SAINT-MALO, France (ChurchMilitant.com) - An accused priest in France is standing trial for sexually abusing a 15-year-old boy and forcing him to confess on his knees after each incident of abuse.
On Monday, Dominique (a pseudonym), 31, appeared in court in the trial of a priest accused of sexually abusing him as a minor. According to Dominique, after each incident of sexual abuse, the accused priest would force him to kneel to confess his sins.
If true, this would involve at least two clerical sins that fall under the category of delicta graviora (serious transgressions) — that is, sins that are reserved to the Congregation for the Doctrine of the Faith for sacramental absolution:
The absolution of an accomplice in a sin against the sixth commandment of the Decalogue, mentioned in can. 1378 § 1 of the Code of Canon Law , and in can. 1457 of the Code of Canons of the Eastern Churches  (Part 1, Art 4). ...
The delict against the sixth commandment of the Decalogue committed by a cleric with a minor below the age of eighteen years; in this number, a person who habitually has the imperfect use of reason is to be considered equivalent to a minor (Part 1, Art 6).
Just prior to the trial, Dominique appeared with his attorney, Pierre Stichelbaut, to speak with French newspaper Le Pays Malouin about the priest accused of sexually abusing him as well as his experience with how Church authorities handled the case.
Dominique was 12–13 years old when a young, 30-year-old priest arrived at a parish in Saint-Malo, France.
The priest had a lot of charisma, spoke well and appeared to be rather pious. The families in the region were taken with the new priest and had hoped he would help revitalize the youth in the area.
A pious youth from a devout family, Dominique had many questions about life and faith when he received the sacrament of confirmation at age 14. He was even considering becoming a priest. Then a boy, he trusted the accused priest and confided in him, even accepting the cleric as his "spiritual father."
The priest would give precise advice based on intimate and privileged details of Dominique's life, telling him to be wary of girls, friends, parents and anybody close, assuring the boy that he could turn to him as a confidant.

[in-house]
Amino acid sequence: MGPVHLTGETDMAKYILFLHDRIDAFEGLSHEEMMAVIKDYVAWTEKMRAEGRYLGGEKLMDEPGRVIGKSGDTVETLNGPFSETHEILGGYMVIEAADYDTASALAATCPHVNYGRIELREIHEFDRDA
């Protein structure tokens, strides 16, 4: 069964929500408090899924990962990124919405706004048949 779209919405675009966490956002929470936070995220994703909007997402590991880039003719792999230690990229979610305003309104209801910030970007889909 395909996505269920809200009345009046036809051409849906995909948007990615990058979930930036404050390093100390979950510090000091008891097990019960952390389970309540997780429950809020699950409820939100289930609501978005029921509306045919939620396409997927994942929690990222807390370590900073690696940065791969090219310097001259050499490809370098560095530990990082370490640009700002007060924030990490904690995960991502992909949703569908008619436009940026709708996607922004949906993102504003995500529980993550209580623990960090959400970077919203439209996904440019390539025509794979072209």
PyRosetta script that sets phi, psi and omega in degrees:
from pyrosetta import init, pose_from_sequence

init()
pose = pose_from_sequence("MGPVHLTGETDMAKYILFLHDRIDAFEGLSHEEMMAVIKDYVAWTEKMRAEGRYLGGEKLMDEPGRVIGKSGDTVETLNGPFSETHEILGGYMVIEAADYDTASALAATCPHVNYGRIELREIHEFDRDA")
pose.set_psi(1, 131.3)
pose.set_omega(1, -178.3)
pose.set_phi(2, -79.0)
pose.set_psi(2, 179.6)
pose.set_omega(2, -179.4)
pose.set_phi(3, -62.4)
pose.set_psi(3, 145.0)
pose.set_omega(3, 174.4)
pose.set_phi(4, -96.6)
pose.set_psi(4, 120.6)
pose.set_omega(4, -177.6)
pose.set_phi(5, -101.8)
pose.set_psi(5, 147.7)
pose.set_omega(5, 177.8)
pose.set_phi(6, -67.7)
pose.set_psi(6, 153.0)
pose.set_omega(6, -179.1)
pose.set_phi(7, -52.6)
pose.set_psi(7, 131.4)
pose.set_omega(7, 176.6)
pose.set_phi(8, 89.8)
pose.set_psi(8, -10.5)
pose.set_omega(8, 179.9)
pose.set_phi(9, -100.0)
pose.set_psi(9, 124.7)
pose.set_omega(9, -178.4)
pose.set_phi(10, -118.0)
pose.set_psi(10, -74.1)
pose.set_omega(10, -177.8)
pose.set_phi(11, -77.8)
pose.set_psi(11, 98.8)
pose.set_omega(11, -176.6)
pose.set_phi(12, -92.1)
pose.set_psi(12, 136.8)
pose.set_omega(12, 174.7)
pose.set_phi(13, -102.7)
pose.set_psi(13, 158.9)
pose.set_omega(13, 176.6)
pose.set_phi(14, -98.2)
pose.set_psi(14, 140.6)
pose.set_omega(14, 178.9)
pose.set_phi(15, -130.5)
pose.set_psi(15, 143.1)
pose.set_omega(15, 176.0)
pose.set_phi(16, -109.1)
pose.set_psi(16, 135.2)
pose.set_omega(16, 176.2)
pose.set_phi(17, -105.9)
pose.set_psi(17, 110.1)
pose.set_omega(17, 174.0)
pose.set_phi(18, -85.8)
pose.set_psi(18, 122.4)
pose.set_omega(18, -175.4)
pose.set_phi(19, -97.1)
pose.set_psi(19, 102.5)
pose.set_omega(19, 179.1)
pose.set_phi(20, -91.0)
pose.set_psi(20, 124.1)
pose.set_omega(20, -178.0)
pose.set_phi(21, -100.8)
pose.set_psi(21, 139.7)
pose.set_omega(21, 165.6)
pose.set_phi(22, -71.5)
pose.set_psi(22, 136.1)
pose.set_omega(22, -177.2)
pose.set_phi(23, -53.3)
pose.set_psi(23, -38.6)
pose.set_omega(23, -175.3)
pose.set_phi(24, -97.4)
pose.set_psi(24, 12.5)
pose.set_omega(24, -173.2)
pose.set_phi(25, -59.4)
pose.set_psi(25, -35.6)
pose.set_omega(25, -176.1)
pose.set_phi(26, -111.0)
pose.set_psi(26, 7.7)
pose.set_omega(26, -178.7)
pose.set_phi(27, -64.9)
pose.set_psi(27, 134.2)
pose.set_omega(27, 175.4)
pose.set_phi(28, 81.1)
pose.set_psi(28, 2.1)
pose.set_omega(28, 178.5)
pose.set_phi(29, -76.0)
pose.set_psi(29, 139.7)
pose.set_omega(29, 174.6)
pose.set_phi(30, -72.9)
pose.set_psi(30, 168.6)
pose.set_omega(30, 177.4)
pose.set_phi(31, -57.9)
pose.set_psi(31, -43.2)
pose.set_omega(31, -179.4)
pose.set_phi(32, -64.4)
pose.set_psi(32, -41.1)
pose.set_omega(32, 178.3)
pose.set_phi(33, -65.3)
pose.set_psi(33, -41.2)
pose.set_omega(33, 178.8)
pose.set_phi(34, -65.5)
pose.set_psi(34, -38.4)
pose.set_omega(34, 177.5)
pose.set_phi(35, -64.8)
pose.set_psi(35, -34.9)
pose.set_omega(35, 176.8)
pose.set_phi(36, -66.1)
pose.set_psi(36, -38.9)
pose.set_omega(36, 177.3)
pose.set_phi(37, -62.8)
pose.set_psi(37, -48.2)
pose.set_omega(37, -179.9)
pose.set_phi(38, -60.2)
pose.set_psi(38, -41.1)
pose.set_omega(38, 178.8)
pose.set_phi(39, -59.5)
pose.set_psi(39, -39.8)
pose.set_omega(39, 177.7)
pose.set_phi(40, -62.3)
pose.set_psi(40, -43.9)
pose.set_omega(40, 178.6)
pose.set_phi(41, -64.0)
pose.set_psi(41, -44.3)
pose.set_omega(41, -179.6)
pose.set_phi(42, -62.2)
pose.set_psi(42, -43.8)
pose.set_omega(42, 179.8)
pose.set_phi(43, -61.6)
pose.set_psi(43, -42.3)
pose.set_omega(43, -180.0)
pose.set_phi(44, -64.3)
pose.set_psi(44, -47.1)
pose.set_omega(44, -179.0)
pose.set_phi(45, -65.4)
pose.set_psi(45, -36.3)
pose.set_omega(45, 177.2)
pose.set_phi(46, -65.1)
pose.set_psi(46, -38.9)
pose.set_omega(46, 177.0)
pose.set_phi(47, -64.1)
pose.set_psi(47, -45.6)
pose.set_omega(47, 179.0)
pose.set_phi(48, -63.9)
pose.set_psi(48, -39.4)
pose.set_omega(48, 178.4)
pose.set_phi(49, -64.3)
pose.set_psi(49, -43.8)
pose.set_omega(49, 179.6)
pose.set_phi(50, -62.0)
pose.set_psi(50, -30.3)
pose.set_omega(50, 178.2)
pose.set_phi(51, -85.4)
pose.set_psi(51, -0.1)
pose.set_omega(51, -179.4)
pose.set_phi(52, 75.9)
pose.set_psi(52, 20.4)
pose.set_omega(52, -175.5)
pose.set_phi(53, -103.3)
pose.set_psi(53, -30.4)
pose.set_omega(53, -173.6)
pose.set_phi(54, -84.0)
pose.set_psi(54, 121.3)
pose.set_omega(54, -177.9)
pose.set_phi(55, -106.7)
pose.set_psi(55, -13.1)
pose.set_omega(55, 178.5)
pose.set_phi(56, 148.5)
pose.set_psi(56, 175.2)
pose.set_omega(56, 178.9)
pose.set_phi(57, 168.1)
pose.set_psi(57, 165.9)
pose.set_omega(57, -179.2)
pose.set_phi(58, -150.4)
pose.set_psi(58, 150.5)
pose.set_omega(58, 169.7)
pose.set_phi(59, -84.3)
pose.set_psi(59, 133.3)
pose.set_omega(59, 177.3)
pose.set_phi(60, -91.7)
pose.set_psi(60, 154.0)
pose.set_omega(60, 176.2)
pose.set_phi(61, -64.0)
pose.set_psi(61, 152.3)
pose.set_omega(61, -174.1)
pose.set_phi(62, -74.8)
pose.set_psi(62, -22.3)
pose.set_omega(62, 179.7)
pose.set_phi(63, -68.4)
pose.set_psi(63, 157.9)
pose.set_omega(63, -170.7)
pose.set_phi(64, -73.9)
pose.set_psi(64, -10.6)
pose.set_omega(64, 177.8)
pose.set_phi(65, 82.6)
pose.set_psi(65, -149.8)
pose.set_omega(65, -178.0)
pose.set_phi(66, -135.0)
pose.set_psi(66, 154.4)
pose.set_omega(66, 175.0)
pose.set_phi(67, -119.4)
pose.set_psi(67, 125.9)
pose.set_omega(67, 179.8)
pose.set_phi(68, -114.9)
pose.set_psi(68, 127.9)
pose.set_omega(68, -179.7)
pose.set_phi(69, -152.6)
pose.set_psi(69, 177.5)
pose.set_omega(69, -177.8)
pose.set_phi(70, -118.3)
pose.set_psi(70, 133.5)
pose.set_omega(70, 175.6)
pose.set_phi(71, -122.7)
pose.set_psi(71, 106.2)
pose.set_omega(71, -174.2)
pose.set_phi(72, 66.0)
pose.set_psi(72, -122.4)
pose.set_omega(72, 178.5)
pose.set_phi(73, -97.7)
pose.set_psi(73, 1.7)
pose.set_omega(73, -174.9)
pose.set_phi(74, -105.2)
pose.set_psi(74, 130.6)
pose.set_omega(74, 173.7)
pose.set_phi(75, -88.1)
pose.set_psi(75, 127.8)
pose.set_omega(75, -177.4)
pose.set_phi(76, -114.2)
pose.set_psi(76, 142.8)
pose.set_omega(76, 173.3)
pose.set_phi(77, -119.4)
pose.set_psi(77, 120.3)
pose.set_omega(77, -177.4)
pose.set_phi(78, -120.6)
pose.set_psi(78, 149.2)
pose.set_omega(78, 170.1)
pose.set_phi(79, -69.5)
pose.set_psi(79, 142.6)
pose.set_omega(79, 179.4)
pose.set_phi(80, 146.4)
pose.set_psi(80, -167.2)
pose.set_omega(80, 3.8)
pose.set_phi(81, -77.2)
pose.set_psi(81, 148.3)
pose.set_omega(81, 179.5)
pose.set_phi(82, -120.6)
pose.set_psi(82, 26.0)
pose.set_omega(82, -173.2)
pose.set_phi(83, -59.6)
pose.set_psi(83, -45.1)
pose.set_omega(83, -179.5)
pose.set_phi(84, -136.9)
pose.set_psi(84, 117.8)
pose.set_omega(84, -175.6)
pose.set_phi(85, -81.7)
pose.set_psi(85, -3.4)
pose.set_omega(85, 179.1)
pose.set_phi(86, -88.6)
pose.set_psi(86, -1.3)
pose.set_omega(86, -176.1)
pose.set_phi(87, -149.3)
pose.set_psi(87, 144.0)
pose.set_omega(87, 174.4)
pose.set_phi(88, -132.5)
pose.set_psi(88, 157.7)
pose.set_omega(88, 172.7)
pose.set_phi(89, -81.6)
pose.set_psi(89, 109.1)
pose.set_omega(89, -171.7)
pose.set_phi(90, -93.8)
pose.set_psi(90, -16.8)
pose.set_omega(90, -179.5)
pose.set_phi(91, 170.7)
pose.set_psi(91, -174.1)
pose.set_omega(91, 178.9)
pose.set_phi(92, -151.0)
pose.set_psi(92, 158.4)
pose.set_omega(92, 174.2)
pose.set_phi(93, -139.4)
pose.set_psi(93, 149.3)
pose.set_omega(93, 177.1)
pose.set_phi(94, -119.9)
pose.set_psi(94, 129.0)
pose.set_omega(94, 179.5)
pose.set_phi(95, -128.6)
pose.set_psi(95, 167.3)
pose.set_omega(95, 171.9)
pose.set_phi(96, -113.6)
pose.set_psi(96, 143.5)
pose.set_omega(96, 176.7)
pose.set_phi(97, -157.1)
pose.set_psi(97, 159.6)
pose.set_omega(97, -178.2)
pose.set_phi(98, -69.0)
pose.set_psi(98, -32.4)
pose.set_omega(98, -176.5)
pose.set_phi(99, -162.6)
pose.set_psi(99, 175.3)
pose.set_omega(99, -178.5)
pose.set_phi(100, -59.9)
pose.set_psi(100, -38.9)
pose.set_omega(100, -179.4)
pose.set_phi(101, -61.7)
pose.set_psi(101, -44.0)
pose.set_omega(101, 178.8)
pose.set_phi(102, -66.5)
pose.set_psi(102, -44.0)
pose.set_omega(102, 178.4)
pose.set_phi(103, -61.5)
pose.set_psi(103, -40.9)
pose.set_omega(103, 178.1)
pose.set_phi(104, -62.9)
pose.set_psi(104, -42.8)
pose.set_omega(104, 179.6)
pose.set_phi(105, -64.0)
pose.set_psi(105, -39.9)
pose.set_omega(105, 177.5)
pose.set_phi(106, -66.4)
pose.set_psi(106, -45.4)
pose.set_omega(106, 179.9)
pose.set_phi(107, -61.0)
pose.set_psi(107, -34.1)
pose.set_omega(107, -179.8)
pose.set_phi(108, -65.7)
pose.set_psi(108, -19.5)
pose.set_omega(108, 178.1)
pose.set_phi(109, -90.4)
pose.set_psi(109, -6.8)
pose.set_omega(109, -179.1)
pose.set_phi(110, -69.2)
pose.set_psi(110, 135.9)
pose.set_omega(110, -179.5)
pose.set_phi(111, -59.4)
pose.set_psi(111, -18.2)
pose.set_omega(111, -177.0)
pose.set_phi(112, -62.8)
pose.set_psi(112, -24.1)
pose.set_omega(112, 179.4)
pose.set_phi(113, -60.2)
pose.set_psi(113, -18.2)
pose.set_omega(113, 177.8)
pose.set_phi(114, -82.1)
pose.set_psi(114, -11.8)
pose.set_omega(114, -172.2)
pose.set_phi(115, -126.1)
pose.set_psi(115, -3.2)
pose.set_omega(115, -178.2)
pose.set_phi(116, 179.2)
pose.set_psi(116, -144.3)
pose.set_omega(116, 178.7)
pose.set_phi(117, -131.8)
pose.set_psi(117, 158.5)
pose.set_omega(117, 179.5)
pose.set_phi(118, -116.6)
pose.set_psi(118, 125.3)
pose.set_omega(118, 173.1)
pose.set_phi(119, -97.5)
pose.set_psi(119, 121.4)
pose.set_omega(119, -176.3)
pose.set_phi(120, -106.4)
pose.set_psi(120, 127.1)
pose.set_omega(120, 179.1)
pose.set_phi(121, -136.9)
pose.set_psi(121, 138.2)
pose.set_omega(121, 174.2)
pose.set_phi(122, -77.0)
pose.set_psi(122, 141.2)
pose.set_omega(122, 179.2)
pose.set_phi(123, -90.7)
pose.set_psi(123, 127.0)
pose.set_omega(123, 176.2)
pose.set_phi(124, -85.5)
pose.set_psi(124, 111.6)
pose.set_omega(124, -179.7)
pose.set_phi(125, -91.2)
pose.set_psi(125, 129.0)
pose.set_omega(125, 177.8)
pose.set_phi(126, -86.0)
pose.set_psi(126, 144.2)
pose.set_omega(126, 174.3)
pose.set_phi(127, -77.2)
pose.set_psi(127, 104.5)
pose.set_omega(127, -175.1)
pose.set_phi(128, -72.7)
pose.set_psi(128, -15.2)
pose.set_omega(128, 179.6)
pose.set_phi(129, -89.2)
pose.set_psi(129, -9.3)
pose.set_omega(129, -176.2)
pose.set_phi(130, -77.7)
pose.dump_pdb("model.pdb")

"He was trying to isolate me," said Dominique, "and it worked rather well."
During this phase, the priest comported himself in an exemplary manner.
"He showed that one could have complete confidence in him," said Dominique.
The priest had won everybody's trust, including Dominique's parents, who allowed their son to travel alone with the priest to Rome.
"My parents were thrilled with this opportunity offered to their 15-year-old son," recounted Dominique.
The two stayed in a room for two in a convent near the Vatican. After they had walked the entire day, Dominique laid down to rest; the priest laid alongside him and began to touch him.
"I was paralyzed," said Dominique. "I did not know what to do."
"I trusted him," he added. "I was really shocked."
Dominique did alert Church authorities within the canonical statute of limitations (called "prescription" in canon law). The priest was summoned and a canonical inquiry was ordered; the inquiry was entrusted to an 85-year-old priest.
Dominique provided two hours of testimony during the inquiry, but nobody else was asked to testify. In effect, this rendered the canonical trial a matter of hearsay. The inquiry concluded that the priest was the victim and Dominique was the aggressor.
The priest was sent to a religious community far from Saint-Malo some months later, an action Dominique found insufficient.
"The Church, at least its hierarchy, did not protect me," he said. "This canonical trial was a farce."
Unsatisfied with such inadequate measures, Dominique filed a lawsuit in June 2010.
The accused priest has argued that sexual encounters between the two were consensual, and even that Dominique was the aggressor (being 15 years old at the time) and he the victim (being 30 years old at the time).
"We're talking about penetration, not consent," he said. "That's rape."
Dominique hopes that the trial will lead to a sentence commensurate with the crime.
After all this, Dominique says, "I am still very religious and very attached to a spiritual life."
"But I no longer trust the institution at all," he added. "If I have to go to church for a wedding, a baptism or a funeral, I go there. But the pain remains."